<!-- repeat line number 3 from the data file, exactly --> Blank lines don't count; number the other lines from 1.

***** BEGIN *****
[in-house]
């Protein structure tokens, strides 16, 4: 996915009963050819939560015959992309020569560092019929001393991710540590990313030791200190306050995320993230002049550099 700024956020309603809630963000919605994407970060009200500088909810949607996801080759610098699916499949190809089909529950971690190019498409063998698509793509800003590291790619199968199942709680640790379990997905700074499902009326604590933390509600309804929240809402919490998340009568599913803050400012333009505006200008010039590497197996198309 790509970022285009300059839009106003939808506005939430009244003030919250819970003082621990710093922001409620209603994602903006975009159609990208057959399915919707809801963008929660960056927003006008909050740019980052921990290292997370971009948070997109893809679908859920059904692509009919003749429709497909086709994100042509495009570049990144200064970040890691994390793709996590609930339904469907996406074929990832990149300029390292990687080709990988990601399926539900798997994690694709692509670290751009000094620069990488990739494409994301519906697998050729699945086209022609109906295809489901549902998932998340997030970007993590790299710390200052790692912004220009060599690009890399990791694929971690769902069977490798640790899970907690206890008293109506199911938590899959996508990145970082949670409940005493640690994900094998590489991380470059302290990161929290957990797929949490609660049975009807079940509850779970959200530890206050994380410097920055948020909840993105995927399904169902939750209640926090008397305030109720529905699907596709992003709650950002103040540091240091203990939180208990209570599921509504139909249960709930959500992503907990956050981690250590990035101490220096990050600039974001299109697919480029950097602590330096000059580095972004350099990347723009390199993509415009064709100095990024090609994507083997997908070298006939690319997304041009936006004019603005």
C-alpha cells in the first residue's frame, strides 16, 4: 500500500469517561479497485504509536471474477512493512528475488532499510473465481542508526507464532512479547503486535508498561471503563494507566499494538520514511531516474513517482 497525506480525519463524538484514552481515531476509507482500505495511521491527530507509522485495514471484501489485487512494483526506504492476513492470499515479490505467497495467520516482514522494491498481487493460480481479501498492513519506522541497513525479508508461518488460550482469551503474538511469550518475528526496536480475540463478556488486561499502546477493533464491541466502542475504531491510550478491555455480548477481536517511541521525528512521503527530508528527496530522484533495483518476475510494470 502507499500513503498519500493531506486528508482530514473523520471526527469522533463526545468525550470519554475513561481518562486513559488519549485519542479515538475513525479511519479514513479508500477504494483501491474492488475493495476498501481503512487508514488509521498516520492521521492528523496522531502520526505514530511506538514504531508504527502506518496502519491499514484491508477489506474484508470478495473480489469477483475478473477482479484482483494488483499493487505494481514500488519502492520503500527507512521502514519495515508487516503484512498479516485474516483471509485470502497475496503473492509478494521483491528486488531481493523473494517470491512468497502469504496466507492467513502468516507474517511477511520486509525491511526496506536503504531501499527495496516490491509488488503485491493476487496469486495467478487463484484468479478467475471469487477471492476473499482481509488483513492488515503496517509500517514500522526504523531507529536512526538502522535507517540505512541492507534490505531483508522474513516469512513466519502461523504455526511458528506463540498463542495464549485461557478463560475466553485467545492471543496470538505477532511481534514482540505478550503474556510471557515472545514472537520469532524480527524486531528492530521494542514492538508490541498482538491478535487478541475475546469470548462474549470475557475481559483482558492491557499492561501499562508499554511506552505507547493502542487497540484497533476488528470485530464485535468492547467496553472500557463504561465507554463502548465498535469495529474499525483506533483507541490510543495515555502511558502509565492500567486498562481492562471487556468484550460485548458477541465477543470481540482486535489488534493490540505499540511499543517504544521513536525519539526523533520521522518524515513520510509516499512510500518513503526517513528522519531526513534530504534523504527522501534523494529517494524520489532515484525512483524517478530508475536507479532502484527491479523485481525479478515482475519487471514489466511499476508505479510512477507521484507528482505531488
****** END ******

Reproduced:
C-alpha cells in the first residue's frame, strides 16, 4: 500500500469517561479497485504509536471474477512493512528475488532499510473465481542508526507464532512479547503486535508498561471503563494507566499494538520514511531516474513517482 497525506480525519463524538484514552481515531476509507482500505495511521491527530507509522485495514471484501489485487512494483526506504492476513492470499515479490505467497495467520516482514522494491498481487493460480481479501498492513519506522541497513525479508508461518488460550482469551503474538511469550518475528526496536480475540463478556488486561499502546477493533464491541466502542475504531491510550478491555455480548477481536517511541521525528512521503527530508528527496530522484533495483518476475510494470 502507499500513503498519500493531506486528508482530514473523520471526527469522533463526545468525550470519554475513561481518562486513559488519549485519542479515538475513525479511519479514513479508500477504494483501491474492488475493495476498501481503512487508514488509521498516520492521521492528523496522531502520526505514530511506538514504531508504527502506518496502519491499514484491508477489506474484508470478495473480489469477483475478473477482479484482483494488483499493487505494481514500488519502492520503500527507512521502514519495515508487516503484512498479516485474516483471509485470502497475496503473492509478494521483491528486488531481493523473494517470491512468497502469504496466507492467513502468516507474517511477511520486509525491511526496506536503504531501499527495496516490491509488488503485491493476487496469486495467478487463484484468479478467475471469487477471492476473499482481509488483513492488515503496517509500517514500522526504523531507529536512526538502522535507517540505512541492507534490505531483508522474513516469512513466519502461523504455526511458528506463540498463542495464549485461557478463560475466553485467545492471543496470538505477532511481534514482540505478550503474556510471557515472545514472537520469532524480527524486531528492530521494542514492538508490541498482538491478535487478541475475546469470548462474549470475557475481559483482558492491557499492561501499562508499554511506552505507547493502542487497540484497533476488528470485530464485535468492547467496553472500557463504561465507554463502548465498535469495529474499525483506533483507541490510543495515555502511558502509565492500567486498562481492562471487556468484550460485548458477541465477543470481540482486535489488534493490540505499540511499543517504544521513536525519539526523533520521522518524515513520510509516499512510500518513503526517513528522519531526513534530504534523504527522501534523494529517494524520489532515484525512483524517478530508475536507479532502484527491479523485481525479478515482475519487471514489466511499476508505479510512477507521484507528482505531488